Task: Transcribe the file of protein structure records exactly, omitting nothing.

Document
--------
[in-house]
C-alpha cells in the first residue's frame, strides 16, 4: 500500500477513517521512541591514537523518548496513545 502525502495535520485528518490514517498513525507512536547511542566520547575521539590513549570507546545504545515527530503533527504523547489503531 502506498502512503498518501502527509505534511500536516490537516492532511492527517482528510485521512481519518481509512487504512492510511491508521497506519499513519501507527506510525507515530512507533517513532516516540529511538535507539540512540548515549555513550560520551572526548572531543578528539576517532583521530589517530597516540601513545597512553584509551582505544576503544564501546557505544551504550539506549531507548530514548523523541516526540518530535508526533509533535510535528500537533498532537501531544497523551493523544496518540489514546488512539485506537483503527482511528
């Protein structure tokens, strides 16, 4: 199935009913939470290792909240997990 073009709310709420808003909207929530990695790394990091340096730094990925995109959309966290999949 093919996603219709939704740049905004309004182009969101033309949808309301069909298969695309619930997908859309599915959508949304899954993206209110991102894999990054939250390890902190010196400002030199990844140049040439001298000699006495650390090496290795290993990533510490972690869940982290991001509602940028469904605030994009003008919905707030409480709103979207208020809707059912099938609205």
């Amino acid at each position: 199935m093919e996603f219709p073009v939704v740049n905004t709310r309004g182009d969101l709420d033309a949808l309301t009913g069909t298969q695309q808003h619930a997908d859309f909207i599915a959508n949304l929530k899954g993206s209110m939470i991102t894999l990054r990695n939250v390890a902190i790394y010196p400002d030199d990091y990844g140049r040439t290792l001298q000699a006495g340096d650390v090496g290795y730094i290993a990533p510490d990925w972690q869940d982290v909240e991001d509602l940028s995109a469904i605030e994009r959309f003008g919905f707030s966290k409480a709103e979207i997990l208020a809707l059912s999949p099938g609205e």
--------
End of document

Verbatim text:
[in-house]
C-alpha cells in the first residue's frame, strides 16, 4: 500500500477513517521512541591514537523518548496513545 502525502495535520485528518490514517498513525507512536547511542566520547575521539590513549570507546545504545515527530503533527504523547489503531 502506498502512503498518501502527509505534511500536516490537516492532511492527517482528510485521512481519518481509512487504512492510511491508521497506519499513519501507527506510525507515530512507533517513532516516540529511538535507539540512540548515549555513550560520551572526548572531543578528539576517532583521530589517530597516540601513545597512553584509551582505544576503544564501546557505544551504550539506549531507548530514548523523541516526540518530535508526533509533535510535528500537533498532537501531544497523551493523544496518540489514546488512539485506537483503527482511528
């Protein structure tokens, strides 16, 4: 199935009913939470290792909240997990 073009709310709420808003909207929530990695790394990091340096730094990925995109959309966290999949 093919996603219709939704740049905004309004182009969101033309949808309301069909298969695309619930997908859309599915959508949304899954993206209110991102894999990054939250390890902190010196400002030199990844140049040439001298000699006495650390090496290795290993990533510490972690869940982290991001509602940028469904605030994009003008919905707030409480709103979207208020809707059912099938609205």
């Amino acid at each position: 199935m093919e996603f219709p073009v939704v740049n905004t709310r309004g182009d969101l709420d033309a949808l309301t009913g069909t298969q695309q808003h619930a997908d859309f909207i599915a959508n949304l929530k899954g993206s209110m939470i991102t894999l990054r990695n939250v390890a902190i790394y010196p400002d030199d990091y990844g140049r040439t290792l001298q000699a006495g340096d650390v090496g290795y730094i290993a990533p510490d990925w972690q869940d982290v909240e991001d509602l940028s995109a469904i605030e994009r959309f003008g919905f707030s966290k409480a709103e979207i997990l208020a809707l059912s999949p099938g609205e």